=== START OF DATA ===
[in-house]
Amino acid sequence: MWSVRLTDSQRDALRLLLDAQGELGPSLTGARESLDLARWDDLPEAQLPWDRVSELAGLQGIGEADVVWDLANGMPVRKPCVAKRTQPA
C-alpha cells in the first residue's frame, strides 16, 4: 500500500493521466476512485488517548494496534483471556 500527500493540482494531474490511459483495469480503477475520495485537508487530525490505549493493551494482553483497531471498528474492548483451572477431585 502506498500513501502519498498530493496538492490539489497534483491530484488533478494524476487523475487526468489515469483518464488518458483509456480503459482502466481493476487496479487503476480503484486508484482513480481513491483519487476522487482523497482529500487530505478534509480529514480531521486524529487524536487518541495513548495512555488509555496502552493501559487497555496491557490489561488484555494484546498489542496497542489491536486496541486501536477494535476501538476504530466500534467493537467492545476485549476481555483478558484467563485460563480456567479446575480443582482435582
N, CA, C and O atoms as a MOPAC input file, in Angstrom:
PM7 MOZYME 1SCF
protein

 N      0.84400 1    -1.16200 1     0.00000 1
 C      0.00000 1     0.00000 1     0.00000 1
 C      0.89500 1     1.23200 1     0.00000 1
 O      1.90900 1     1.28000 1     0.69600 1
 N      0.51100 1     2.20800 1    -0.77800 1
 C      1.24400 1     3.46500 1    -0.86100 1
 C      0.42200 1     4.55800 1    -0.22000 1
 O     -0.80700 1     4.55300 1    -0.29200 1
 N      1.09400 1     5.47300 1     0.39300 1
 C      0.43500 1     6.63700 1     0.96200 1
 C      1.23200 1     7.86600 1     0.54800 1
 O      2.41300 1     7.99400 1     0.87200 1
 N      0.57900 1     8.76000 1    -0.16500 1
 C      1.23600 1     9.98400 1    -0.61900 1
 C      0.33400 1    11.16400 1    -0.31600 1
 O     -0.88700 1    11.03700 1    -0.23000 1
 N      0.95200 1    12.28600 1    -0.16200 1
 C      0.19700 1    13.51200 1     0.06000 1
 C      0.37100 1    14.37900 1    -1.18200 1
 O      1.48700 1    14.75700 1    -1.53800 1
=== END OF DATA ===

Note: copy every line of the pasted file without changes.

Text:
[in-house]
Amino acid sequence: MWSVRLTDSQRDALRLLLDAQGELGPSLTGARESLDLARWDDLPEAQLPWDRVSELAGLQGIGEADVVWDLANGMPVRKPCVAKRTQPA
C-alpha cells in the first residue's frame, strides 16, 4: 500500500493521466476512485488517548494496534483471556 500527500493540482494531474490511459483495469480503477475520495485537508487530525490505549493493551494482553483497531471498528474492548483451572477431585 502506498500513501502519498498530493496538492490539489497534483491530484488533478494524476487523475487526468489515469483518464488518458483509456480503459482502466481493476487496479487503476480503484486508484482513480481513491483519487476522487482523497482529500487530505478534509480529514480531521486524529487524536487518541495513548495512555488509555496502552493501559487497555496491557490489561488484555494484546498489542496497542489491536486496541486501536477494535476501538476504530466500534467493537467492545476485549476481555483478558484467563485460563480456567479446575480443582482435582
N, CA, C and O atoms as a MOPAC input file, in Angstrom:
PM7 MOZYME 1SCF
protein

 N      0.84400 1    -1.16200 1     0.00000 1
 C      0.00000 1     0.00000 1     0.00000 1
 C      0.89500 1     1.23200 1     0.00000 1
 O      1.90900 1     1.28000 1     0.69600 1
 N      0.51100 1     2.20800 1    -0.77800 1
 C      1.24400 1     3.46500 1    -0.86100 1
 C      0.42200 1     4.55800 1    -0.22000 1
 O     -0.80700 1     4.55300 1    -0.29200 1
 N      1.09400 1     5.47300 1     0.39300 1
 C      0.43500 1     6.63700 1     0.96200 1
 C      1.23200 1     7.86600 1     0.54800 1
 O      2.41300 1     7.99400 1     0.87200 1
 N      0.57900 1     8.76000 1    -0.16500 1
 C      1.23600 1     9.98400 1    -0.61900 1
 C      0.33400 1    11.16400 1    -0.31600 1
 O     -0.88700 1    11.03700 1    -0.23000 1
 N      0.95200 1    12.28600 1    -0.16200 1
 C      0.19700 1    13.51200 1     0.06000 1
 C      0.37100 1    14.37900 1    -1.18200 1
 O      1.48700 1    14.75700 1    -1.53800 1